Hair loss is one of the biggest problems cancer patients experience while undergoing chemotherapy. This causes additional emotional stress to the patients aside from the fact that they are suffering from cancer. Thankfully, a new scalp-cooling device has been developed that reportedly reduces hair loss in breast cancer patients who are undergoing chemotherapy.
The new finding was reported at the 2016 San Antonio Breast Cancer Symposium by Julia Nangia and her colleagues. According to Julia,”Patients and physicians have been hoping and searching for methods or therapies to prevent or reduce hair loss due to chemotherapy, but the options have been very limited due to the complexity of both the disease and the treatment.”
What is a Scalp-Cooling Device?
The scalp-cooling device is a two-cap system made by Paxman Coolers Ltd. Named as the Orbis Paxman Hair Loss Prevention System, the device comes with an inner silicon cap where a refrigerated fluid is circulated. The outer neoprene cap is used for insulating the scalp of the patient. The company provided the funding needed by the researchers to test the device. These caps have been designed to be worn during chemotherapy and will help maintain the temperature of the coolant consistently. The caps are hooked to a small machine that can be detached if the patient needs to be moved during the session.
How Researchers Tested the Scalp-Cooling Cap and What They Found
The primary objective of the study was to determine the safety of the scalp-cooling device and its efficacy to reduce hair loss in cancer patients receiving chemotherapy. The tests were carried out all over the United States at various test sites, including the Texas Oncology Memorial City, Hematology and Oncology Associates of Norther New Jersey, Cleveland Clinic, and the Memorial Sloan Kettering Cancer Center.
The tests were done with 182 women diagnosed with breast cancer (stage I or II) who are scheduled to receive four or more rounds of either taxene- or anthracycline-based chemotherapy. All the participants were divided into two group, with one group not receiving the cooling therapy and the other group using the new Orbis Paxman Hair Loss Prevention system. The tests were carried out on women as they are generally more sensitive emotionally when it comes to hair loss issues, not neglecting the fact that they represent a large number of breast cancer patients.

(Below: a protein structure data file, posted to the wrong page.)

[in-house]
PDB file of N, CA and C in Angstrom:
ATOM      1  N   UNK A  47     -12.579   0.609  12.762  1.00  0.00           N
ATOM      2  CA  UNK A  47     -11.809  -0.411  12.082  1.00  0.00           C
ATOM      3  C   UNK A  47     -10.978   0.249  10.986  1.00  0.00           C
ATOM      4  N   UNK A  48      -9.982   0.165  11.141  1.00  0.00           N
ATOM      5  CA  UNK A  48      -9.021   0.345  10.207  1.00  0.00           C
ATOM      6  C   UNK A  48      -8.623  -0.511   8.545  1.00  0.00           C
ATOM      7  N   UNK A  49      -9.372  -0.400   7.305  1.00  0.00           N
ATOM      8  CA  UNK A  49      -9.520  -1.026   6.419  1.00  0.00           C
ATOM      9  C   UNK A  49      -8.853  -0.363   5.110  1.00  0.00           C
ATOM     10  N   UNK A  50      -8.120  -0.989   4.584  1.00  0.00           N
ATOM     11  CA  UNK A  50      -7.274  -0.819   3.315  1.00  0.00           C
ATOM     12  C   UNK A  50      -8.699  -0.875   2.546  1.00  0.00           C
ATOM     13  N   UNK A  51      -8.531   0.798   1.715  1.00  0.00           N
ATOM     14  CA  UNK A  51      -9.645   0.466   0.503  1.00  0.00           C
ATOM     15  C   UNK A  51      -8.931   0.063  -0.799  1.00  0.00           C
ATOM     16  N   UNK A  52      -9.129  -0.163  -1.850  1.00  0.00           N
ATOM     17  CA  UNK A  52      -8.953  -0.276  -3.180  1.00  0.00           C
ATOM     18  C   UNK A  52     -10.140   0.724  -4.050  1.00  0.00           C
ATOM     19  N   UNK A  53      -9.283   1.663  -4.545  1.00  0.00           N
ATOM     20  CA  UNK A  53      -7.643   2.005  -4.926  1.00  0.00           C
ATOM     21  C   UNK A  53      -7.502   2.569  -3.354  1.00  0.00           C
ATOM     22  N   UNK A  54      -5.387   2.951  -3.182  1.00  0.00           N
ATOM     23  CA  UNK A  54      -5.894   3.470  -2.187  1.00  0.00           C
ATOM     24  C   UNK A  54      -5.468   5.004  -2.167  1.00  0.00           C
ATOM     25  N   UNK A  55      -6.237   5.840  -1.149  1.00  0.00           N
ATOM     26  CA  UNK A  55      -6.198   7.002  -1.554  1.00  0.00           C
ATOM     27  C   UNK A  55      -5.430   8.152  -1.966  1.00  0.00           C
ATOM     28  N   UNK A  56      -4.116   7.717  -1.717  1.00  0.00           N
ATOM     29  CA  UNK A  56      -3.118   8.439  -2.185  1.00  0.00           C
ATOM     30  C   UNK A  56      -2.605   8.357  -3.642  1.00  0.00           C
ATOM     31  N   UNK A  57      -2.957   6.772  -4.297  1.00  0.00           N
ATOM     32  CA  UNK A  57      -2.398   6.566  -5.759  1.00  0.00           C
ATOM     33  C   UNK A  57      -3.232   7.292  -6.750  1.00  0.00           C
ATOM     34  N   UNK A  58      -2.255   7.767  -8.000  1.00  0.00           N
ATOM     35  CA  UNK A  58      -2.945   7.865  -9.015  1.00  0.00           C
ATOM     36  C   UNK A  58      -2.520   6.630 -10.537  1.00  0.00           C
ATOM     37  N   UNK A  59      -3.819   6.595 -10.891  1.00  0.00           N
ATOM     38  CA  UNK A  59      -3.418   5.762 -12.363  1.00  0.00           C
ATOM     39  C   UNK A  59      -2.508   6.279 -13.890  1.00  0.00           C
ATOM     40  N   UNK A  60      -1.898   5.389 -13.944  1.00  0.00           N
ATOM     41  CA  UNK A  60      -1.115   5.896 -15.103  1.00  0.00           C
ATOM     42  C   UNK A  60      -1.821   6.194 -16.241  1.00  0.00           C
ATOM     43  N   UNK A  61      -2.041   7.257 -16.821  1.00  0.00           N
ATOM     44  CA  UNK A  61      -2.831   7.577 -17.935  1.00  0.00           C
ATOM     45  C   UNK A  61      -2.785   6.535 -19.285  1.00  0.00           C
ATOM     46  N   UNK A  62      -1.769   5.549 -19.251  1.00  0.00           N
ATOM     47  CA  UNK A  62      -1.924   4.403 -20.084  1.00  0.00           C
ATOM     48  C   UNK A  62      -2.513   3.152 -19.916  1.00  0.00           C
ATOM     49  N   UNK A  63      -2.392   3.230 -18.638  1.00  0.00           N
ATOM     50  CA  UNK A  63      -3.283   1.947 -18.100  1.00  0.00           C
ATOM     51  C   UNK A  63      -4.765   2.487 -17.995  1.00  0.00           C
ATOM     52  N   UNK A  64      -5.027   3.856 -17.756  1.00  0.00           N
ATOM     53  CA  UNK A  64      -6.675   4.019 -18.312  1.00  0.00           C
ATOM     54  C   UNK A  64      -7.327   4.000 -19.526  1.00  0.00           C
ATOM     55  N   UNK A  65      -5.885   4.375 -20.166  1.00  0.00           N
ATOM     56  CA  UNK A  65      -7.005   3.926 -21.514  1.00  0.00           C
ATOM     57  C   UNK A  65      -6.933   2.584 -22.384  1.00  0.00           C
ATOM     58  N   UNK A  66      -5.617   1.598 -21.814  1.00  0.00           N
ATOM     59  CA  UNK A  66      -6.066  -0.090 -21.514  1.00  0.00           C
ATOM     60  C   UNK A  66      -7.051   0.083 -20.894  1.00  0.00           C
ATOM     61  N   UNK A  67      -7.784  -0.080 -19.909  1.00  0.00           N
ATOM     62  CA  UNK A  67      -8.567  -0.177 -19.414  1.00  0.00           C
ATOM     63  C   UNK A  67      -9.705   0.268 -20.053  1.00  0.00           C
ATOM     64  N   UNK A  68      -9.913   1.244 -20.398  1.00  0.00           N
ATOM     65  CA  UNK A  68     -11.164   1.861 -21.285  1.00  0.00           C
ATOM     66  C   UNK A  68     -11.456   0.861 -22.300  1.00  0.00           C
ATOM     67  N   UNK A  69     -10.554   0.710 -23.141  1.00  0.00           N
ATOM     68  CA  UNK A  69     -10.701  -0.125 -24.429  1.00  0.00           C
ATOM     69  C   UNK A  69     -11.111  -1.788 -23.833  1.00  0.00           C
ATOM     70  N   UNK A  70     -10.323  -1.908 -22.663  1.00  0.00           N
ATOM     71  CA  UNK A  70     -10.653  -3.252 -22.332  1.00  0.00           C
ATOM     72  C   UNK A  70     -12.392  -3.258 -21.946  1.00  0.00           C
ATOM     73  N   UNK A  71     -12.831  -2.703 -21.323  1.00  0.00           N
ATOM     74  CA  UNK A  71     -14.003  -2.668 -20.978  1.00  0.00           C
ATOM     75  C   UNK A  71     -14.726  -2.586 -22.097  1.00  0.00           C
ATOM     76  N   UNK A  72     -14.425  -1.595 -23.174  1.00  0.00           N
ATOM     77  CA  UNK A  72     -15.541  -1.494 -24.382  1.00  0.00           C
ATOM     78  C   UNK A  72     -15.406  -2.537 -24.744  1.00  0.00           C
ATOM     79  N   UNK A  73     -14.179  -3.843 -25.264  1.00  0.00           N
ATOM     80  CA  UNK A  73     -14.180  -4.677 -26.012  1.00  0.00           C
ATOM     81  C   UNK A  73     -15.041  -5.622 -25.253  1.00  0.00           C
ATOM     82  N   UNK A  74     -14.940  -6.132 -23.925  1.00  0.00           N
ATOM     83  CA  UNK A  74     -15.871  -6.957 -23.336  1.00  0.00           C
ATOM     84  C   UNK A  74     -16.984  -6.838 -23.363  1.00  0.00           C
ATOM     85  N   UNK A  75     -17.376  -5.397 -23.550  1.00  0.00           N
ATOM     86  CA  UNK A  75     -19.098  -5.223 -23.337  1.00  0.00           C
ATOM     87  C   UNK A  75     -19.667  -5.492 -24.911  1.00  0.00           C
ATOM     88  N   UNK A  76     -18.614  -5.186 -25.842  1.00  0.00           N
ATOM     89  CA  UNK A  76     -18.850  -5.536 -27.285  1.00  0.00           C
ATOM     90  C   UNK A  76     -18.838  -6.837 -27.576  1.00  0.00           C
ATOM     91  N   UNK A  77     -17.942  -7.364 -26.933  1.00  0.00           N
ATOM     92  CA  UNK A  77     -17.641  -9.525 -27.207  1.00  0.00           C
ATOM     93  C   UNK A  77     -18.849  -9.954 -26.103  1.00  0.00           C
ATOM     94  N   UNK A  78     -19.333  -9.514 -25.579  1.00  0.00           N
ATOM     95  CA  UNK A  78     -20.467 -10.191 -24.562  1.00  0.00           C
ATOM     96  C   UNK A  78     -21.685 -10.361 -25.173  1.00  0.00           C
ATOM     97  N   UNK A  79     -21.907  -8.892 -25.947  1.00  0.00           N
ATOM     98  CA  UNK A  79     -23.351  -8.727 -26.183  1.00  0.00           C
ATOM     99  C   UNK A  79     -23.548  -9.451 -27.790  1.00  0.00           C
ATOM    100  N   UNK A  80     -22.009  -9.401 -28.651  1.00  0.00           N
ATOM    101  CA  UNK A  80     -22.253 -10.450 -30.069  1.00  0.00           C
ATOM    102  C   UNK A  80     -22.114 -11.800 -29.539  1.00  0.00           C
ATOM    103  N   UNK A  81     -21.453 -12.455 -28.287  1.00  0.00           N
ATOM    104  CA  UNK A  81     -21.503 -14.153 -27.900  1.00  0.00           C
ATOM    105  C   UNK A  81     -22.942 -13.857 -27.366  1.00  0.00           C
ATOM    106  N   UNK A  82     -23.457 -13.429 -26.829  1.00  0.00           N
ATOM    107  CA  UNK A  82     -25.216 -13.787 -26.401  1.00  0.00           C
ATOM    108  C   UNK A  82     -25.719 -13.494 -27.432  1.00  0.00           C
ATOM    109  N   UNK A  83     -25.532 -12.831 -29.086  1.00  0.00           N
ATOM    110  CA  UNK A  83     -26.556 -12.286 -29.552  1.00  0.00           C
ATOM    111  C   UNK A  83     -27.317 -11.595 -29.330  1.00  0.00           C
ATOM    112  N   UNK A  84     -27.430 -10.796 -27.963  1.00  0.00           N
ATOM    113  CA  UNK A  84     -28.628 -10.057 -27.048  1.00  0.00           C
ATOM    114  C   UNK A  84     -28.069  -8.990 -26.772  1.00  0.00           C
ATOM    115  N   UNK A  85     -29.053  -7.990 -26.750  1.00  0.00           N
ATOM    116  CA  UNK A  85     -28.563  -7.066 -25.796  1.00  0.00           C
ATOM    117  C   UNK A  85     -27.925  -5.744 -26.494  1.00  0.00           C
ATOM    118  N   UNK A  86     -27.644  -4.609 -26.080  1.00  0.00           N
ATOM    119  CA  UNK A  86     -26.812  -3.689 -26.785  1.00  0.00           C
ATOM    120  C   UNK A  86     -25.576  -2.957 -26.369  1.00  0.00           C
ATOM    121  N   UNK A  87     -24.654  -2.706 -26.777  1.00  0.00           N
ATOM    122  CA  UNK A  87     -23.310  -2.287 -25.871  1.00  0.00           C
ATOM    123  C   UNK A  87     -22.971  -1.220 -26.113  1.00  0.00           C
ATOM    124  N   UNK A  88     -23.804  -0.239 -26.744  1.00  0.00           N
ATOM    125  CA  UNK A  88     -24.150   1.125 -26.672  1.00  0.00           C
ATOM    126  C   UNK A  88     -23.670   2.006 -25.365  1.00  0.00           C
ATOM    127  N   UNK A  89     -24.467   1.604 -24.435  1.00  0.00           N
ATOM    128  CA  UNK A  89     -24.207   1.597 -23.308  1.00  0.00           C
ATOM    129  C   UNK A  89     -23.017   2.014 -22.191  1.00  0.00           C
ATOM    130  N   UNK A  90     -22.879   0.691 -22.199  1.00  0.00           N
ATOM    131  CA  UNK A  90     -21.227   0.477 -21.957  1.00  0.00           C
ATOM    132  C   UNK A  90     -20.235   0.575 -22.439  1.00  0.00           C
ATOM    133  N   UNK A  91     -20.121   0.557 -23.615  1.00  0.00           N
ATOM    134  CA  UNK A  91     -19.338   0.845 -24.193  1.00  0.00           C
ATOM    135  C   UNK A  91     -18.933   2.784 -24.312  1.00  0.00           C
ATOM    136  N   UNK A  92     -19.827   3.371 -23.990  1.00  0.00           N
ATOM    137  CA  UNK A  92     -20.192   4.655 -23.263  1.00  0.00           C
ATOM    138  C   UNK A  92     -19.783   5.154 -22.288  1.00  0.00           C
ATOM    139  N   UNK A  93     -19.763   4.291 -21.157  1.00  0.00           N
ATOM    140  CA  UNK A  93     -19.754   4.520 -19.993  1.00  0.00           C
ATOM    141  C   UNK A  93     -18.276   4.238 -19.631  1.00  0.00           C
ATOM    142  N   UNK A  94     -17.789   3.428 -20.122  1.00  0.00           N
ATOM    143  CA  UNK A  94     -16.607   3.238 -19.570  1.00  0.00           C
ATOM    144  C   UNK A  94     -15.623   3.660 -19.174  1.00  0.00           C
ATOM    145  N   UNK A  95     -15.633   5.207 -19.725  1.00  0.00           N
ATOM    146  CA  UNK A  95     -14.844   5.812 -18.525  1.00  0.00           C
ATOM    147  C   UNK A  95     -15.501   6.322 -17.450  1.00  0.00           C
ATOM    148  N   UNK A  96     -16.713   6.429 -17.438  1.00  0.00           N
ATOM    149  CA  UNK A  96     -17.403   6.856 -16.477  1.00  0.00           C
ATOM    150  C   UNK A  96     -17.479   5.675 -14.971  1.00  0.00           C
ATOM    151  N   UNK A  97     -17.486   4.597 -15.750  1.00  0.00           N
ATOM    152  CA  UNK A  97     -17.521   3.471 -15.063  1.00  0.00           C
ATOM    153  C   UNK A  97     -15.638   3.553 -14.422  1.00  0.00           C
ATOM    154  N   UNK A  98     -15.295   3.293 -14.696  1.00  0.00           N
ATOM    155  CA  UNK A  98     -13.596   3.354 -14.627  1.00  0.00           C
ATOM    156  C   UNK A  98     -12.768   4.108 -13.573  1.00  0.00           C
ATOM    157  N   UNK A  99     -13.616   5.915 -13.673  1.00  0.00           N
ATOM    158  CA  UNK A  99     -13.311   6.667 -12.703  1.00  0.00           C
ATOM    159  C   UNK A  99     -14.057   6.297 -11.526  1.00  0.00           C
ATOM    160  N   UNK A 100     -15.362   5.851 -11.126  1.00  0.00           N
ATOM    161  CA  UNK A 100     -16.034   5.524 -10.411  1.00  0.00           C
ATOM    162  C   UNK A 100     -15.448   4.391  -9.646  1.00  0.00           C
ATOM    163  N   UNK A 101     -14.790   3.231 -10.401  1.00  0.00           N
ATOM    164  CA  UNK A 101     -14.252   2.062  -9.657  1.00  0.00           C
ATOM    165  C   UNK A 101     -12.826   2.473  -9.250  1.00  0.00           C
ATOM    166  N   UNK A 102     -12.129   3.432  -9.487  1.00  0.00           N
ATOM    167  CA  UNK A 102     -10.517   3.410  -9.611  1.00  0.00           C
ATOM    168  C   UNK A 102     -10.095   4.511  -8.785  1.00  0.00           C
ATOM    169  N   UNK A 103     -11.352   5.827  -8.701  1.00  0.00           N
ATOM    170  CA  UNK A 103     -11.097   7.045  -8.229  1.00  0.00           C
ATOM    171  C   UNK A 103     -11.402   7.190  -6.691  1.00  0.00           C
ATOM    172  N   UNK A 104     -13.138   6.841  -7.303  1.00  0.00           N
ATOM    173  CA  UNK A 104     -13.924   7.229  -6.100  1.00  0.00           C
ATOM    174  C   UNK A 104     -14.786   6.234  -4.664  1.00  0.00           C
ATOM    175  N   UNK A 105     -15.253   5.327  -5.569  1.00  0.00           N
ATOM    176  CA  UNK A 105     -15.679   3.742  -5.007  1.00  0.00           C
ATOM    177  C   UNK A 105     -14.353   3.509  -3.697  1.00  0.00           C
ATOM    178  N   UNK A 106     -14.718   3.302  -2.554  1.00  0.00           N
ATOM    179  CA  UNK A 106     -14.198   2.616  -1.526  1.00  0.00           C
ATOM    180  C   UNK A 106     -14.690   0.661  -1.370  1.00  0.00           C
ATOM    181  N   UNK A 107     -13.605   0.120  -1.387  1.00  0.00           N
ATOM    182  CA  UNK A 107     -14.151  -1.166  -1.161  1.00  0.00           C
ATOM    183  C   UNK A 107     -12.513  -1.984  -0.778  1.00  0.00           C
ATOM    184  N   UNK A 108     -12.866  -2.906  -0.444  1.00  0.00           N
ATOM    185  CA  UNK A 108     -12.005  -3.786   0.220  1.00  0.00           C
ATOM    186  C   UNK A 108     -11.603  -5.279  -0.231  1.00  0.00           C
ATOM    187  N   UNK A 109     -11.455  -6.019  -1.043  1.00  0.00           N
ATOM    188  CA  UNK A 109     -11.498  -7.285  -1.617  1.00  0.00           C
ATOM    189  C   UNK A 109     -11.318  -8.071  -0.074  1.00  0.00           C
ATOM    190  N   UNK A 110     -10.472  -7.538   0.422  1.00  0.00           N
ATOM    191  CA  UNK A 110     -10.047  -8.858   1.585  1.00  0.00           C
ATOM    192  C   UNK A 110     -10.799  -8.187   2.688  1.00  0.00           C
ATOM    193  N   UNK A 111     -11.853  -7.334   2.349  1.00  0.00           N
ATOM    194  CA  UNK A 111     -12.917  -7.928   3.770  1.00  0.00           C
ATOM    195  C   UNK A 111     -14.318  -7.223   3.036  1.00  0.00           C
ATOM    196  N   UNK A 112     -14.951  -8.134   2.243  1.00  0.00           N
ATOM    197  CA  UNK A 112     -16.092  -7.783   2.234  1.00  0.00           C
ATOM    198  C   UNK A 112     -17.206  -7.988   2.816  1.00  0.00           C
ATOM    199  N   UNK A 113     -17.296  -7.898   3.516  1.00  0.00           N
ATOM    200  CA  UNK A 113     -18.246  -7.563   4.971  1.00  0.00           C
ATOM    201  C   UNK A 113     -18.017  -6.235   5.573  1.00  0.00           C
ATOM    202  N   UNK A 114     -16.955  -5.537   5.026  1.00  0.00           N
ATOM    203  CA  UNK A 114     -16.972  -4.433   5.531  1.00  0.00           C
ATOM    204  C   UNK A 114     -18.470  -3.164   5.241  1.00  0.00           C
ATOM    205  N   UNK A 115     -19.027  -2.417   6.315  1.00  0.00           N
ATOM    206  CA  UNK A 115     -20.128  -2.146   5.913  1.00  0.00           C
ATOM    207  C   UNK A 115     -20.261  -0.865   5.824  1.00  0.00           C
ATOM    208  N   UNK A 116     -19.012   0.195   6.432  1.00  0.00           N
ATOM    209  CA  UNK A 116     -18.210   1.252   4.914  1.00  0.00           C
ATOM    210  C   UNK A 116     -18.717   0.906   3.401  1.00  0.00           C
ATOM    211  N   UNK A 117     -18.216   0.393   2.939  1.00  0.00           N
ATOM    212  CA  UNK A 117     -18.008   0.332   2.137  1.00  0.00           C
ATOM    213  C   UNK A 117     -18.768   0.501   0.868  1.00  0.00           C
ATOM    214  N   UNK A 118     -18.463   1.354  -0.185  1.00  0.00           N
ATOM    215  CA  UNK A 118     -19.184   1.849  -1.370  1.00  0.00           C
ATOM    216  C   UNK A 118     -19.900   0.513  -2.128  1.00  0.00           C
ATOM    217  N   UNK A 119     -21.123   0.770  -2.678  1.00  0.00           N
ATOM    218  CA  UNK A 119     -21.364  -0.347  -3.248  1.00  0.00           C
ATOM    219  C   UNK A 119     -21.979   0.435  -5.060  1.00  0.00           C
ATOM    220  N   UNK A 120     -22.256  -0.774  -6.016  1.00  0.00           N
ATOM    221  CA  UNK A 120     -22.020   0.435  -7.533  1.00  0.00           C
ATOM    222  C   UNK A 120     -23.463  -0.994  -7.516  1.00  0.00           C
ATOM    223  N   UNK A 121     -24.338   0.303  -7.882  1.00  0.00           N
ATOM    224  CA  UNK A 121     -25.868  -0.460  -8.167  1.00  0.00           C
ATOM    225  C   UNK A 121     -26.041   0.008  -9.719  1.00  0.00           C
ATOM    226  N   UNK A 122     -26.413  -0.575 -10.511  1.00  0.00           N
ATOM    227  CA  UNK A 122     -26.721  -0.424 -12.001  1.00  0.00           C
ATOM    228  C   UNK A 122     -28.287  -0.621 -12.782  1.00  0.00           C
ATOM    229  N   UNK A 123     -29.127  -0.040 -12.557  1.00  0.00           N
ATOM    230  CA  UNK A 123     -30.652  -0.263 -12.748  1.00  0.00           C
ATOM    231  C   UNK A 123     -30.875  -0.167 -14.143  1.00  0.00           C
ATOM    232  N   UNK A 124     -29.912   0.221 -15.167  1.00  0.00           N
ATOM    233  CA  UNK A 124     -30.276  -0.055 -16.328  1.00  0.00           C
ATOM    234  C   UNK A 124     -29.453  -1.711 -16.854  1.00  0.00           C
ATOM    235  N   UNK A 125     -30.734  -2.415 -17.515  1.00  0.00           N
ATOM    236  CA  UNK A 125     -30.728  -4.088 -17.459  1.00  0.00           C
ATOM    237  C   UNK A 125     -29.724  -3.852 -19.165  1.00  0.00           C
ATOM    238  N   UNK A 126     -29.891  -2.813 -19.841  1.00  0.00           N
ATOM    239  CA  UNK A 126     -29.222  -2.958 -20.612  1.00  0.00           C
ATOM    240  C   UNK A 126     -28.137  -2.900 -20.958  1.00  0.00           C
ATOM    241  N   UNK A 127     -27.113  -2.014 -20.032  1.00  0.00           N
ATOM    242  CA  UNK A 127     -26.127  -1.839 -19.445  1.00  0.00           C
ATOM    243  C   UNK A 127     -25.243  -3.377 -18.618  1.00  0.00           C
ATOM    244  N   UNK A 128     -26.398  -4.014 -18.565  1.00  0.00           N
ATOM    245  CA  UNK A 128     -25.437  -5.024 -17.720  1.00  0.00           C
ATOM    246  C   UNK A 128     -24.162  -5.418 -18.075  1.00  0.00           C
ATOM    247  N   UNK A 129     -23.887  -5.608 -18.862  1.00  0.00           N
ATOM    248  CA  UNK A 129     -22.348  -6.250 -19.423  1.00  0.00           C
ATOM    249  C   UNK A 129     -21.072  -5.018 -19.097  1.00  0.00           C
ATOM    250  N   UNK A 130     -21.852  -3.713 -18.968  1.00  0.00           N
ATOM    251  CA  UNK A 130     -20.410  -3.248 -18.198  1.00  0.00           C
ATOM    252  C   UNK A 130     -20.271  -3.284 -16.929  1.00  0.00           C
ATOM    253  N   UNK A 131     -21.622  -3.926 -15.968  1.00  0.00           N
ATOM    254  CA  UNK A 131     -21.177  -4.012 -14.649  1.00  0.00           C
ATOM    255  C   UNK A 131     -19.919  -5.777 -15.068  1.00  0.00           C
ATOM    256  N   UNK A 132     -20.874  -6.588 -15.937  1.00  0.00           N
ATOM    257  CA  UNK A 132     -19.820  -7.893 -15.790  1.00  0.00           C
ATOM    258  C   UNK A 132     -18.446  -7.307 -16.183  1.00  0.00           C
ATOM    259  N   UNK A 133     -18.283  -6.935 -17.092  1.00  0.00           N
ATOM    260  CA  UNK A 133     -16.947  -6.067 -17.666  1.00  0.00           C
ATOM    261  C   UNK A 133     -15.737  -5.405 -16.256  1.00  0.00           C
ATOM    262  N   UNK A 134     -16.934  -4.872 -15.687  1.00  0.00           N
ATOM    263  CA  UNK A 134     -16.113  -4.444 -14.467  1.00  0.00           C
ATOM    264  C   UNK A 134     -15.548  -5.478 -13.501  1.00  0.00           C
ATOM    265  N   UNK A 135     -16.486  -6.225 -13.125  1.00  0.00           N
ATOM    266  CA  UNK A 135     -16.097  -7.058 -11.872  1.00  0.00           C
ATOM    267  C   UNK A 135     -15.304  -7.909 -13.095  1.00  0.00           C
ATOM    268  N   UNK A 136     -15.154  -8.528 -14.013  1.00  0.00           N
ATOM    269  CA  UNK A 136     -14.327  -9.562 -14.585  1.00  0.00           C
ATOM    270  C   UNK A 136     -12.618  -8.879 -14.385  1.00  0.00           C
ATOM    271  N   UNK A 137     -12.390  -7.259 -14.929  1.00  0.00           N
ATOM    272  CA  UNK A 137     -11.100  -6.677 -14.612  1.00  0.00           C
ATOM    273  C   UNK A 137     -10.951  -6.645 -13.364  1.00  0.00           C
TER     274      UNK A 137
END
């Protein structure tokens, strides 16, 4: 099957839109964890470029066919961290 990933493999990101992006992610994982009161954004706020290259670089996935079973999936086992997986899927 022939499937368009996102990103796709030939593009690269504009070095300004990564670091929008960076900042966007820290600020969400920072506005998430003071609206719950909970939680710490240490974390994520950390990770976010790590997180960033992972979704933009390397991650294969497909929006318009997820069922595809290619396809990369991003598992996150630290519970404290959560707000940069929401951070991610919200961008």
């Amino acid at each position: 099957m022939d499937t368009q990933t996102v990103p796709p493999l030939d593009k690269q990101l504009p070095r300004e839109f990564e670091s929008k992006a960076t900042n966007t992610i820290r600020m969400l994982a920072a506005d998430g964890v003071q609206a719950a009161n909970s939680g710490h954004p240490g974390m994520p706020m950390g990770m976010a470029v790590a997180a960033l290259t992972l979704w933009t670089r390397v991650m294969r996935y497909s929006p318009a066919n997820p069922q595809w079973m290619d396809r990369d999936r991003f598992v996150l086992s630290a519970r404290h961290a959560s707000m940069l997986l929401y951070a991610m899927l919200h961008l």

Patients receiving the cooling therapy wore the scalp-cooling device for half an hour before their chemotherapy began and also while they were receiving the treatment. The cooling therapy was also given to those patients for 90 minutes after receiving the treatment. It was observed that 50.5 percent of the patients receiving the cooling therapy experienced hair preservation. The no-cooling group experienced hair loss as expected. Participants did report headaches and temporary discomfort during the trial, so the researchers will be testing the cooling system for five years to see if any adverse or long-term effects come up.
So How Does Cooling Therapy Reduce Hair Loss?
To understand the working of the cooling therapy, you must first understand how chemotherapy works. Chemotherapy basically targets rapidly dividing cells, which also includes hair cells. The problem is, about 90 percent of the targeted rapidly dividing hair cells are still in their growth stage. That is why patients receiving chemotherapy lose hair.
The scalp-cooling system deals with this issue by lowering the temperature of the scalp. This constricts blood vessels and the blood flow to hair follicles is reduced. This directly reduces the amount of chemotherapy drugs that reach the hair follicles, which is why the hair follicles are saved from the side-effects of the treatment.
The FDA had already approved the DigniCap Scalp Cooling System for preventing hair loss in chemotherapy patients. Now that Paxman Coolers Ltd. have received desired results with the test, the company will file for the device’s clearance with the FDA.